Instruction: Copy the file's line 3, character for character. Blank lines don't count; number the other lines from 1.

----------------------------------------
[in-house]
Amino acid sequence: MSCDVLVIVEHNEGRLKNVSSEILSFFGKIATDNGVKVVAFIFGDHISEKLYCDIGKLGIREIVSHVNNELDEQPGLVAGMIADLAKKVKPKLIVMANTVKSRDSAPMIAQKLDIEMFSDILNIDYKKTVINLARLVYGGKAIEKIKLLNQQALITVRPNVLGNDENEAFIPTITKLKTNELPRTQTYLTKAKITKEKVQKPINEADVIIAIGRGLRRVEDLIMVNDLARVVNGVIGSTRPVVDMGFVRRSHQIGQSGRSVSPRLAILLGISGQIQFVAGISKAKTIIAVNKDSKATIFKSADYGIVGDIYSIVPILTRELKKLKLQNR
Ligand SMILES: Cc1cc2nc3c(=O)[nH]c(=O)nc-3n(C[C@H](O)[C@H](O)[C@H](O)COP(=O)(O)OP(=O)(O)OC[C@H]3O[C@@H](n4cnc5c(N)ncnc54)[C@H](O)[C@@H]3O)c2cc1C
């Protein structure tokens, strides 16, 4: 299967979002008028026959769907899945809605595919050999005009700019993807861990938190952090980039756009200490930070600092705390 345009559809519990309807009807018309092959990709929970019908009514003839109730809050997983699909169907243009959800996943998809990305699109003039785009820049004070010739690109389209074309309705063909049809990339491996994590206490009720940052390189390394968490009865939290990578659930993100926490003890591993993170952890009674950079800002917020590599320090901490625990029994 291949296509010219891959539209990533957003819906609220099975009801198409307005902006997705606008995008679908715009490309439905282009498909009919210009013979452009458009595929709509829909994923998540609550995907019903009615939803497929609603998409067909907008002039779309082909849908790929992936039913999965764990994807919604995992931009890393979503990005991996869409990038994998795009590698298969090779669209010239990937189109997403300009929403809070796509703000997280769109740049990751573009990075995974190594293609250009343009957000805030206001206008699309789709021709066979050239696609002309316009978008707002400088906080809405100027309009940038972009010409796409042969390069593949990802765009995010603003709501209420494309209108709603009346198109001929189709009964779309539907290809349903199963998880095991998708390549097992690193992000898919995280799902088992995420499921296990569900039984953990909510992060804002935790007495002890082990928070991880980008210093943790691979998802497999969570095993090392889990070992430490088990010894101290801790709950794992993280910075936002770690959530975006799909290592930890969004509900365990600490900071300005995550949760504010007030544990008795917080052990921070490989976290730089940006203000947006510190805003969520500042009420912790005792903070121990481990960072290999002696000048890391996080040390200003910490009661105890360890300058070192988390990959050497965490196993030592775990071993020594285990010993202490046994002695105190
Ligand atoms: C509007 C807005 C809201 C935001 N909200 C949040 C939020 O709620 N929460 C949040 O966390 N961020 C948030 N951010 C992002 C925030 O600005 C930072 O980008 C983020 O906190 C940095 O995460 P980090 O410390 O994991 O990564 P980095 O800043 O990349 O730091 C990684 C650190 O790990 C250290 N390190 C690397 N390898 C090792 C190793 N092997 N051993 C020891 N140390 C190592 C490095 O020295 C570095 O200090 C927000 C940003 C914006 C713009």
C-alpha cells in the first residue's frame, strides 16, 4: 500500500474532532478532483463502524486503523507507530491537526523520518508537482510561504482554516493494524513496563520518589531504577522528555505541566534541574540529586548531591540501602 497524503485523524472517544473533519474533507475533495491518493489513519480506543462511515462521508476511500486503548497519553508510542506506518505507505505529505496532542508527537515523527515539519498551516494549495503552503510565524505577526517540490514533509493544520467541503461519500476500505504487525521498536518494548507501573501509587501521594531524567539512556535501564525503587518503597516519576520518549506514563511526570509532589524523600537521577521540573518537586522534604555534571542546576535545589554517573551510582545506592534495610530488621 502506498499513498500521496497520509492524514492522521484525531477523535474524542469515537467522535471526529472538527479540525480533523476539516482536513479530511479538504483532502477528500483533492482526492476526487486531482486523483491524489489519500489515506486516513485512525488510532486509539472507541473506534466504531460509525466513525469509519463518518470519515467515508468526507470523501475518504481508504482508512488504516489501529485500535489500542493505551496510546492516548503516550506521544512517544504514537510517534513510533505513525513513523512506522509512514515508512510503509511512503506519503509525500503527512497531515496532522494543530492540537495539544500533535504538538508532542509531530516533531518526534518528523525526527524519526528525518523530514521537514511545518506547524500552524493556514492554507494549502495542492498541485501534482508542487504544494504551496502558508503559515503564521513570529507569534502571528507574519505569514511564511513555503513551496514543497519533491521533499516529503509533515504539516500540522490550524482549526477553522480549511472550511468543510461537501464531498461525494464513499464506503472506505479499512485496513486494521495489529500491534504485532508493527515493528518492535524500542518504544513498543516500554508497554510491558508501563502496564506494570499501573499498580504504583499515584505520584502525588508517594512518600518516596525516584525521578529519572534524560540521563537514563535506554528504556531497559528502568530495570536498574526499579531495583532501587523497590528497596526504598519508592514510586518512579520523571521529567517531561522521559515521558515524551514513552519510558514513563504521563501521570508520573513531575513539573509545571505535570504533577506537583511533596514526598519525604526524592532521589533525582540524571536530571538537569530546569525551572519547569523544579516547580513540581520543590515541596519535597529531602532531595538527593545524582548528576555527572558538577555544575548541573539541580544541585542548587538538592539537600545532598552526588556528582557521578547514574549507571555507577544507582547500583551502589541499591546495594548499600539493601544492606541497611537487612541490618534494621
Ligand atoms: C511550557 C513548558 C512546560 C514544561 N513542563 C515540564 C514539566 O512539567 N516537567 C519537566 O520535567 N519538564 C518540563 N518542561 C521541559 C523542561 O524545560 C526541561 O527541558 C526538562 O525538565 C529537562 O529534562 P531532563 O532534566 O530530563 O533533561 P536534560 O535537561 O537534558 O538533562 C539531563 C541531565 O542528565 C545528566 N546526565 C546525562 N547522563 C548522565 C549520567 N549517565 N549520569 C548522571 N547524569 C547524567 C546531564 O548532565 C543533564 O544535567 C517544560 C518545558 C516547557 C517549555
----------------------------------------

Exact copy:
Ligand SMILES: Cc1cc2nc3c(=O)[nH]c(=O)nc-3n(C[C@H](O)[C@H](O)[C@H](O)COP(=O)(O)OP(=O)(O)OC[C@H]3O[C@@H](n4cnc5c(N)ncnc54)[C@H](O)[C@@H]3O)c2cc1C